Analysis. COP21 was important because members agreed on a target, while COP26 should establish in more detail how to achieve it. But the world is divided.

COP26 opens with little international unity and a climate catastrophe looming

Pope Francis’ call for global leaders to take “radical decisions” at the climate summit that opened on Sunday in Glasgow, Scotland, is likely to go unheeded. The absence of the leaders of China and Russia, Xi Jinping and Vladimir Putin, seems to undermine the foundations of a summit that may not benefit much from the outcome of the G20, and which, despite the proclamations made before it started, is unlikely to go beyond the usual generic commitments against global warming.

With the great leaders simply moving venues from the EUR Cloud in Rome to the Scottish Exhibition Campus in Glasgow, the first days of COP26 will be decisive in the negotiations. Not only are the hosts playing a vital role, but so is the Italian government, a co-organizer of the meeting, which had been postponed due to the pandemic in 2020.

At the climate conference in Paris in 2015, countries agreed to work to keep global warming below 2 degrees Celsius compared to the pre-industrial era, aiming for a target of 1.5 degrees (we are currently at 1.1). While the French COP21 was important because members agreed on a target, COP26 should establish in more detail how to achieve it. By the first milestone, 2030, we must reverse the trend of the climate crisis by cutting at least 40% in greenhouse gas emissions. Unfortunately, there is little to be optimistic about. This year, governments have been asked to make their new action plans public. The latest estimate of the UN on the basis of all those presented before the summit in Glasgow puts the world on a warming trajectory of 2.7 degrees—a catastrophe.

The bad news is that some key G20 countries, such as India, have not even submitted their updated plans. Others, such as Australia and Russia, have plans that are not in line with the Paris Agreement. And these days, China has announced that it will increase the production of coal—the most polluting of fossil fuels—to face the energy crisis. A measure that in fact means a looser commitment on the part of Beijing to the environmental crisis—it is not by accident that Xi Jinping preferred to “skip” the European trip—and which is a low blow for British Prime Minister Boris Johnson, who in Glasgow would like to achieve a global phase-out of coal, which is difficult to achieve at present.

What also needs to be established is how different countries should measure and report their emission reductions and how transparent they should be with each other. Without an effective mechanism, we risk sinking into outright greenwashing. Yet another legacy of the Paris conference is setting the rules for carbon markets, particularly on how companies can trade carbon credits, or pollution permits. These permits are allocated by governments or generated by projects that are supposed to absorb carbon dioxide, such as forest conservation or reforestation. These operations are often questioned in terms of their effectiveness, and they involve impacts on local populations, particularly indigenous peoples.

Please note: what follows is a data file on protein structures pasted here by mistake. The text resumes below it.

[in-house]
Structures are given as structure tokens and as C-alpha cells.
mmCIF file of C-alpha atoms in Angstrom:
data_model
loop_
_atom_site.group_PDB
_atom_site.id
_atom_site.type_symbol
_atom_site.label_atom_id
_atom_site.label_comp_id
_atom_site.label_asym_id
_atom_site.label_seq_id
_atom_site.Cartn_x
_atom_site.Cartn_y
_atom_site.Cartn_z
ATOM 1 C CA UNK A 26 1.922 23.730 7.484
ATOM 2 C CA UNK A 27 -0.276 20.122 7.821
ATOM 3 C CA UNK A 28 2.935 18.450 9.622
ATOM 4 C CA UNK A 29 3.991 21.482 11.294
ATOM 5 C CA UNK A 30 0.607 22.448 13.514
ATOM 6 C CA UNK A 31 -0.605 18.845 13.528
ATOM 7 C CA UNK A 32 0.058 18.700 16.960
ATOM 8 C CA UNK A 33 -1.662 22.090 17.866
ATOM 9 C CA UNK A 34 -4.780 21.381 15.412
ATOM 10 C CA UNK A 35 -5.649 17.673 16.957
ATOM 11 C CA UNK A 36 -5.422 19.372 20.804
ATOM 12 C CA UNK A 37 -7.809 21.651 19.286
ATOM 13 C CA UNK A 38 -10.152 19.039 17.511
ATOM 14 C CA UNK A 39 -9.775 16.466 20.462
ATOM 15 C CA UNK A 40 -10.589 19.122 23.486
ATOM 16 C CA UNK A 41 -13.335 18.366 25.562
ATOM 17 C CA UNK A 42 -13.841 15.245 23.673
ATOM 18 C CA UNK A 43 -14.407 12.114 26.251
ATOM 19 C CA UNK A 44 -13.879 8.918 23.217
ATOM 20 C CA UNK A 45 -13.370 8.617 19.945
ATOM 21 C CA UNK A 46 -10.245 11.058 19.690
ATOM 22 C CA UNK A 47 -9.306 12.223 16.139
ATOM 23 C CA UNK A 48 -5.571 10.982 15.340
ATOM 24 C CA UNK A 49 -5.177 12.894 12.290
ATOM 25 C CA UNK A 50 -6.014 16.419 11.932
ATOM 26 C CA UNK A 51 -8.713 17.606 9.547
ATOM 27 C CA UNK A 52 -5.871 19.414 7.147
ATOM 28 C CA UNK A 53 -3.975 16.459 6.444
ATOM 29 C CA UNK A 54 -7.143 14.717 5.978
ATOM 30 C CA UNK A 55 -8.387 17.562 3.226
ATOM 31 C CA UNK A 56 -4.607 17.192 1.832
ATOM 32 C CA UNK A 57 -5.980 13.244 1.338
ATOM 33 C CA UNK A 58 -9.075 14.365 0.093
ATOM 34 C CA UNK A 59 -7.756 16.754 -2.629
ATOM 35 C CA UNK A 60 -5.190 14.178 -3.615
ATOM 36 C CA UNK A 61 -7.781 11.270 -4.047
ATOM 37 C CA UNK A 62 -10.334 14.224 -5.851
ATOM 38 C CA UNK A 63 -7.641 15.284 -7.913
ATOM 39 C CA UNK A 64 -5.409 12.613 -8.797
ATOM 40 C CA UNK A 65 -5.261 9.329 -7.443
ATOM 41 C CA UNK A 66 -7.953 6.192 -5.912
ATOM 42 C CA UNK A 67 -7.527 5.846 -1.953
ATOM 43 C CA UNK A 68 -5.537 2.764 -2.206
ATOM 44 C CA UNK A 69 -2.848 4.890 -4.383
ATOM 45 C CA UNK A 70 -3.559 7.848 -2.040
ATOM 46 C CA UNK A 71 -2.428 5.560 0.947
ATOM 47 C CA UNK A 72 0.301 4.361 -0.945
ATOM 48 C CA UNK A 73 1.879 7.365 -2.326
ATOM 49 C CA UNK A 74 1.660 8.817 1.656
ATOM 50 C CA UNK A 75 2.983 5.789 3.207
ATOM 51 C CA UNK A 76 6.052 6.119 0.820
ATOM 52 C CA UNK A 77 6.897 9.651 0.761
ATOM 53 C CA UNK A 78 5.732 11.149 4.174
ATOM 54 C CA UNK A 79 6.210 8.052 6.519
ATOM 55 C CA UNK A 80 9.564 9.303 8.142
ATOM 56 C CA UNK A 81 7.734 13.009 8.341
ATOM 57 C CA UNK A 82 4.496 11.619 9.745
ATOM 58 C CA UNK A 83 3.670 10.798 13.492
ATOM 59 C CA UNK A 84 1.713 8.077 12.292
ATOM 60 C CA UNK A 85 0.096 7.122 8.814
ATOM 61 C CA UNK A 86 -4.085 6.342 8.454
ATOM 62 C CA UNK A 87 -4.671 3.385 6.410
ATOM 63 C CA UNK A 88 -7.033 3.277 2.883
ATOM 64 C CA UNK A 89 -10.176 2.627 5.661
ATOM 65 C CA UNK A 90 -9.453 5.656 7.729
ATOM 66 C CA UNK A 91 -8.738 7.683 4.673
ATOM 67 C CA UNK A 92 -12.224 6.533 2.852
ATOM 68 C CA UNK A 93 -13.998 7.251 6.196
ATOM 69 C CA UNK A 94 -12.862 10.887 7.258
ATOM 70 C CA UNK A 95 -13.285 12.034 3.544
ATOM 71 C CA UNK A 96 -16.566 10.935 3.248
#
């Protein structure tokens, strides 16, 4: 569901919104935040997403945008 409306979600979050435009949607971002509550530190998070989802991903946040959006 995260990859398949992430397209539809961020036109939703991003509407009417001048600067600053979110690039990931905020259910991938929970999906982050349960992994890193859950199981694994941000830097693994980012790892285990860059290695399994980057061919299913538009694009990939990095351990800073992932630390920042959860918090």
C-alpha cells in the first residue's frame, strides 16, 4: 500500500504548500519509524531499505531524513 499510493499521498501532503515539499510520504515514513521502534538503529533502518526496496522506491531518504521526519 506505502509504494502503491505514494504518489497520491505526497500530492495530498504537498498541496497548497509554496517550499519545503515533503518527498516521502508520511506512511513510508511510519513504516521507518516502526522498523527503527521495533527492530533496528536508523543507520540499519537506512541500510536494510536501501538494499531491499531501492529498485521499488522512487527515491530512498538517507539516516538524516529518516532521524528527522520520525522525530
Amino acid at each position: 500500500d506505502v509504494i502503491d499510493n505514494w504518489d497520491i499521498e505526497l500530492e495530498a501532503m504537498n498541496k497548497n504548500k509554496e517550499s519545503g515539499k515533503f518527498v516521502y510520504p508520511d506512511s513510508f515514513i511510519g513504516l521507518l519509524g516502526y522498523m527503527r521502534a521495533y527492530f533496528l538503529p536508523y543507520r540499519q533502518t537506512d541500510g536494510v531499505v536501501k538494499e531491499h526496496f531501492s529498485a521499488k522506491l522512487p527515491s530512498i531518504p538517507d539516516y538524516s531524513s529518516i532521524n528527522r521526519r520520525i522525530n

Carbon markets are already regulated in the European Union, China and California, but also operate on a voluntary basis in other countries and for some sectors. The creation of a single carbon market that harmonizes existing ones would still leave open questions about the ultimate effectiveness of the tool and the costs of its operation, rewarding some countries more than others. This is a reason why no agreement was reached on this item at the last 2019 COP in Madrid. Then, there is the very sensitive issue of funding. Developing countries need help with the green transition and adapting to climate change. But aid has been disbursed far too slowly.

In 2009, and again in 2015, rich countries agreed to provide $100 billion a year as climate financing to developing countries by 2020, but they still haven’t met that goal: the amount is still under $80 billion. The UK has unveiled a climate finance plan, brokered by Germany and Canada, that would establish a process to make that $100 billion fully available, but not until 2023. However, the Glasgow summit needs to think about more funds that need to be found after 2025, because, given the growing effects of the climate crisis, it is a given that much more money will be needed.

While waiting for developments from the conference center on the banks of the River Clyde, in what was once the heart of industrial Glasgow, local and international civil society will make its voice heard loud and clear.

On November 5 and 6, two events are planned: the first is the climate strike by the young people of Fridays for Future, with a march led by Greta Thunberg, while the second will coincide with the global day of action that is expected to bring at least 100,000 people to the streets of Glasgow. Extinction Rebellion has already announced that it will stage non-violent actions that will have “significant impacts” in the days of the official summit.

From November 7 to 10, a massive counter-summit will be held, with more than 200 meetings and seminars scattered over more than a dozen locations throughout the city. The COP26 Coalition People’s Summit aims to “center the voices of the most marginalized, those who are being hit hardest by climate change right now, and the people resisting and organizing for change.”

In a mix of a physical and digital presence, the focus will be placed on the struggles of indigenous peoples fighting to regain control of their native lands and ancient forests in British Colombia, Pacific Islanders resisting deep sea drilling and Sahrawis denouncing the theft of their land in Western Sahara, among others.

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